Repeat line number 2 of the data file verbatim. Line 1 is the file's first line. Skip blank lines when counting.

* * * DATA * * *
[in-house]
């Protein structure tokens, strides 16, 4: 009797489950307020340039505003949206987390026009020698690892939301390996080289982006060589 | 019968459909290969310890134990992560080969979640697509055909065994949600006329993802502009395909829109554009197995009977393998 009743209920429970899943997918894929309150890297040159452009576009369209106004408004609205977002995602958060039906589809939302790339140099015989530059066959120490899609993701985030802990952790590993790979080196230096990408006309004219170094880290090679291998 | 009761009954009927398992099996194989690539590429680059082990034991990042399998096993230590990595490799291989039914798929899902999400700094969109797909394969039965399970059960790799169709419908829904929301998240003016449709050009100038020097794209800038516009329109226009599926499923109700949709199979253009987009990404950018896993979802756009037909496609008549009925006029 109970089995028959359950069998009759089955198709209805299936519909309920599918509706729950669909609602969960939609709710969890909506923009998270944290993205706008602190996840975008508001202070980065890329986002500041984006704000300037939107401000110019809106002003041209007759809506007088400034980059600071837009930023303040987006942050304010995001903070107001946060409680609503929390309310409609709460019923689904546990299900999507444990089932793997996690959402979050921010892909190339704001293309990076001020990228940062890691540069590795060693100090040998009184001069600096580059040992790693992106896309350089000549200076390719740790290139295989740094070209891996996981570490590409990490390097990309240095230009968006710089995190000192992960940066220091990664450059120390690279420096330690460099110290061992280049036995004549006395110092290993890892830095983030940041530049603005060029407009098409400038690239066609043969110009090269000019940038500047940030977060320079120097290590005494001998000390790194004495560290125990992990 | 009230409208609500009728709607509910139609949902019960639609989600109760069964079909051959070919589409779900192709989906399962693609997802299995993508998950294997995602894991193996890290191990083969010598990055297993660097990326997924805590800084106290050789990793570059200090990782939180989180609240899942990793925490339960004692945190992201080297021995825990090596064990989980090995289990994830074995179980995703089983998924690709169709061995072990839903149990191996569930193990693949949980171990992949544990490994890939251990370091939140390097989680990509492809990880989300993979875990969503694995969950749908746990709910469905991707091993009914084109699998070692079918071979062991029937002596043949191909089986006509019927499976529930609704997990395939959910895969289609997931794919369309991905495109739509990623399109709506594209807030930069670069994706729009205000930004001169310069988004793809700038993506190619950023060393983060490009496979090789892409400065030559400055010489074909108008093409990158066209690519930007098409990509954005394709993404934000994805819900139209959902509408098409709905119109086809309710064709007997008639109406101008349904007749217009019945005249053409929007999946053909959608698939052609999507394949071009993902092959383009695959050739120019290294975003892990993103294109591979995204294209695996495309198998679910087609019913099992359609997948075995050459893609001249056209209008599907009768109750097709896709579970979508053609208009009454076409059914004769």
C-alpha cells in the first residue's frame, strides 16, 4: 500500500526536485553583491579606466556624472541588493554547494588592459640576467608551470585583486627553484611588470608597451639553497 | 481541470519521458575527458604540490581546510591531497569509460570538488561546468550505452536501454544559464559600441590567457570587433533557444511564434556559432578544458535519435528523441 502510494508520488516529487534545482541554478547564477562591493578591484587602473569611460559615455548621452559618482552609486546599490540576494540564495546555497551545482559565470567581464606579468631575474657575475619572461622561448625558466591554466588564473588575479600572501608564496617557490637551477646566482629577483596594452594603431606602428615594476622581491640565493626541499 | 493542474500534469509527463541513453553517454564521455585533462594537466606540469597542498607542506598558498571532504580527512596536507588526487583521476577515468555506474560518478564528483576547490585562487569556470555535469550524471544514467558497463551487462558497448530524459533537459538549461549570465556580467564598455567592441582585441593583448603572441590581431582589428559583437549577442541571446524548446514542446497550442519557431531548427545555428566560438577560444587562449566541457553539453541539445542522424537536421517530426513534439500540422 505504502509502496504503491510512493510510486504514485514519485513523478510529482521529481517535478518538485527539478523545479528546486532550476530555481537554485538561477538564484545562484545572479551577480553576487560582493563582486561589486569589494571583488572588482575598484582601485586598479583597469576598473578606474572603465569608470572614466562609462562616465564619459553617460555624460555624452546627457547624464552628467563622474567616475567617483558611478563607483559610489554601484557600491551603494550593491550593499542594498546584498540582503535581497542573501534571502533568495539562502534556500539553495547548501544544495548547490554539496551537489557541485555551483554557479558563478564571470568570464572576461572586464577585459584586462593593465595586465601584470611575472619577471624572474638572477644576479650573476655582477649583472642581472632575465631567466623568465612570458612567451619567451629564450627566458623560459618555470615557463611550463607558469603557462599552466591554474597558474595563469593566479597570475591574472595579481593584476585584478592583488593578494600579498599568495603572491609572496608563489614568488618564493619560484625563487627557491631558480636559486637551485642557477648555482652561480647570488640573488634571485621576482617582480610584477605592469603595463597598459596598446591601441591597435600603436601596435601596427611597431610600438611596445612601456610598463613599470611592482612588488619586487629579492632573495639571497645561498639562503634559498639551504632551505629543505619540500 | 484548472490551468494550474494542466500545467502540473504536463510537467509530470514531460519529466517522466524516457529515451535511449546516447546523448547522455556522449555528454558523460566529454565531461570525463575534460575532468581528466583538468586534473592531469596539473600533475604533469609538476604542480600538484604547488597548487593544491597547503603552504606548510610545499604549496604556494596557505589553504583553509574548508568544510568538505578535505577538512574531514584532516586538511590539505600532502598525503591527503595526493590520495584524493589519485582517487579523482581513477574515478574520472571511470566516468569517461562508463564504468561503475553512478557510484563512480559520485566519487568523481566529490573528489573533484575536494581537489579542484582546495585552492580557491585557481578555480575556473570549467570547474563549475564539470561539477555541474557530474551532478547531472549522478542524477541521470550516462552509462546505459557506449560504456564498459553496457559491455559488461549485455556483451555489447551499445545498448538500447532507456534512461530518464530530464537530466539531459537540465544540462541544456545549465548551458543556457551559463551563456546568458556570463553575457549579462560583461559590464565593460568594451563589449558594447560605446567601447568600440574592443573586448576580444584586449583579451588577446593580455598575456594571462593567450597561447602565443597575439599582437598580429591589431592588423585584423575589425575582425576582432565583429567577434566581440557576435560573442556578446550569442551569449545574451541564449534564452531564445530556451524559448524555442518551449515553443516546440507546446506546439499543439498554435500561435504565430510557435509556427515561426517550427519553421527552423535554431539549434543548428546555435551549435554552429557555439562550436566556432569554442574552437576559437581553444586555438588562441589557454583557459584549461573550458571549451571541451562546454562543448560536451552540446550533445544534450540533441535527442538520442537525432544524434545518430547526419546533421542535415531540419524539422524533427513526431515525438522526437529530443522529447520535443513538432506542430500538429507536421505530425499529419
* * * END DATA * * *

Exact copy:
């Protein structure tokens, strides 16, 4: 009797489950307020340039505003949206987390026009020698690892939301390996080289982006060589 | 019968459909290969310890134990992560080969979640697509055909065994949600006329993802502009395909829109554009197995009977393998 009743209920429970899943997918894929309150890297040159452009576009369209106004408004609205977002995602958060039906589809939302790339140099015989530059066959120490899609993701985030802990952790590993790979080196230096990408006309004219170094880290090679291998 | 009761009954009927398992099996194989690539590429680059082990034991990042399998096993230590990595490799291989039914798929899902999400700094969109797909394969039965399970059960790799169709419908829904929301998240003016449709050009100038020097794209800038516009329109226009599926499923109700949709199979253009987009990404950018896993979802756009037909496609008549009925006029 109970089995028959359950069998009759089955198709209805299936519909309920599918509706729950669909609602969960939609709710969890909506923009998270944290993205706008602190996840975008508001202070980065890329986002500041984006704000300037939107401000110019809106002003041209007759809506007088400034980059600071837009930023303040987006942050304010995001903070107001946060409680609503929390309310409609709460019923689904546990299900999507444990089932793997996690959402979050921010892909190339704001293309990076001020990228940062890691540069590795060693100090040998009184001069600096580059040992790693992106896309350089000549200076390719740790290139295989740094070209891996996981570490590409990490390097990309240095230009968006710089995190000192992960940066220091990664450059120390690279420096330690460099110290061992280049036995004549006395110092290993890892830095983030940041530049603005060029407009098409400038690239066609043969110009090269000019940038500047940030977060320079120097290590005494001998000390790194004495560290125990992990 | 009230409208609500009728709607509910139609949902019960639609989600109760069964079909051959070919589409779900192709989906399962693609997802299995993508998950294997995602894991193996890290191990083969010598990055297993660097990326997924805590800084106290050789990793570059200090990782939180989180609240899942990793925490339960004692945190992201080297021995825990090596064990989980090995289990994830074995179980995703089983998924690709169709061995072990839903149990191996569930193990693949949980171990992949544990490994890939251990370091939140390097989680990509492809990880989300993979875990969503694995969950749908746990709910469905991707091993009914084109699998070692079918071979062991029937002596043949191909089986006509019927499976529930609704997990395939959910895969289609997931794919369309991905495109739509990623399109709506594209807030930069670069994706729009205000930004001169310069988004793809700038993506190619950023060393983060490009496979090789892409400065030559400055010489074909108008093409990158066209690519930007098409990509954005394709993404934000994805819900139209959902509408098409709905119109086809309710064709007997008639109406101008349904007749217009019945005249053409929007999946053909959608698939052609999507394949071009993902092959383009695959050739120019290294975003892990993103294109591979995204294209695996495309198998679910087609019913099992359609997948075995050459893609001249056209209008599907009768109750097709896709579970979508053609208009009454076409059914004769």